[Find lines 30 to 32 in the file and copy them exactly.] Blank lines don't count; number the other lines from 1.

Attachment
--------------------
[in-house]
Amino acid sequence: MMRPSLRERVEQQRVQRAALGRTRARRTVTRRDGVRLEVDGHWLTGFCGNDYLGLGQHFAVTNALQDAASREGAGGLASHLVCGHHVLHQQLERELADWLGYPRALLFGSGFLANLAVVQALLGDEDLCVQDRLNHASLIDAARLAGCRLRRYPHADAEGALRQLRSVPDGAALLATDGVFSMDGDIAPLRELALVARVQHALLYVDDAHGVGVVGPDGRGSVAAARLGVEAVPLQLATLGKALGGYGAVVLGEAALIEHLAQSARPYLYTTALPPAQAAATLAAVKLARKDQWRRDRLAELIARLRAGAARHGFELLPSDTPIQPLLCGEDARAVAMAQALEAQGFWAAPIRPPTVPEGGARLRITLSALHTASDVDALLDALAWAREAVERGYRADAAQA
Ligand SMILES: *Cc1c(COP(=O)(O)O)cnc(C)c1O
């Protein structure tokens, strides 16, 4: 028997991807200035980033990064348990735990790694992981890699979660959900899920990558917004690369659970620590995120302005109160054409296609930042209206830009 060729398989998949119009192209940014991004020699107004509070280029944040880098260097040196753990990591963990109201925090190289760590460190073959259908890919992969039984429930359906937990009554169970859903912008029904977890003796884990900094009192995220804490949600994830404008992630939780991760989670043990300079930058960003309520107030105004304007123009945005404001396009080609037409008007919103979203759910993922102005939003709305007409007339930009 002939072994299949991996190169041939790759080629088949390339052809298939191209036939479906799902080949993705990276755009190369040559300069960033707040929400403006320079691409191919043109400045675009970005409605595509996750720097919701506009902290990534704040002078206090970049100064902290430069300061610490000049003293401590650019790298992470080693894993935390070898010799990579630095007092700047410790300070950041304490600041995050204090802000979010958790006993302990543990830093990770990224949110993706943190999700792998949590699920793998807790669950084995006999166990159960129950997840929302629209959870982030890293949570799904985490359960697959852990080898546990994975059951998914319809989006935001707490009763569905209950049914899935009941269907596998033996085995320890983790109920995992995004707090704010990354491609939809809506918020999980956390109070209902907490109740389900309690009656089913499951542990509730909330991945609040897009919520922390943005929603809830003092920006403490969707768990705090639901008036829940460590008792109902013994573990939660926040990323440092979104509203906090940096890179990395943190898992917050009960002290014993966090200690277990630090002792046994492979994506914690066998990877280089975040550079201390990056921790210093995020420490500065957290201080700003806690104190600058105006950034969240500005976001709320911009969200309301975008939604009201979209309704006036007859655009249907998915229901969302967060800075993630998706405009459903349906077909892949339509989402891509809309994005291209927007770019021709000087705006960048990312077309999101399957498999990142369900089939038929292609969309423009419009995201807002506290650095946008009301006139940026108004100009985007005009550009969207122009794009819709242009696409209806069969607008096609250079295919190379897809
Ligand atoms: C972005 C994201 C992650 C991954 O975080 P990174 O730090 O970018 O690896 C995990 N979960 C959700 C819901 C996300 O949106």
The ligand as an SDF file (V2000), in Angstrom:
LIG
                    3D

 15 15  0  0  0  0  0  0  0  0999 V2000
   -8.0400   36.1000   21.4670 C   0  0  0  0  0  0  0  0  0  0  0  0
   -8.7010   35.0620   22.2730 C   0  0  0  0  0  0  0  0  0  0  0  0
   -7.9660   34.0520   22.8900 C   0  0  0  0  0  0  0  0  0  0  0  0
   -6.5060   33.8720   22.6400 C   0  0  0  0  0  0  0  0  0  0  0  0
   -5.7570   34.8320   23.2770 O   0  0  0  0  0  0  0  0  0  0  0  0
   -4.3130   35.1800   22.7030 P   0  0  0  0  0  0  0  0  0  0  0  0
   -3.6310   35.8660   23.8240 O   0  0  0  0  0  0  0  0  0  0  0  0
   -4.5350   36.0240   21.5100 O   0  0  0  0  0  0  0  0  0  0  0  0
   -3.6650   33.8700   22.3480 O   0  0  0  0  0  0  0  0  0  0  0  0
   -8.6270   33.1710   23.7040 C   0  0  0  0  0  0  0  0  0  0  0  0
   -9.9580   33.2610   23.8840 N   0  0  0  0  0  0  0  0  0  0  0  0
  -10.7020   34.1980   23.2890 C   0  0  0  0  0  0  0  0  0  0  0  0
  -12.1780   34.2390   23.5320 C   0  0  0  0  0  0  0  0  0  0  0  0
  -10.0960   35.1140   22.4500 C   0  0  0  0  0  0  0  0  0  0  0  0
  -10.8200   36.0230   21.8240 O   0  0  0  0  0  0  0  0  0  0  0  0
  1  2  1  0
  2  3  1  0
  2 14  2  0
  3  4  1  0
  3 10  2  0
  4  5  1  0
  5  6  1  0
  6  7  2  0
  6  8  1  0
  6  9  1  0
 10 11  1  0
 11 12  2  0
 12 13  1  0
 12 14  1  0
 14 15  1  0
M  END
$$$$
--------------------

  4  5  1  0
  5  6  1  0
  6  7  2  0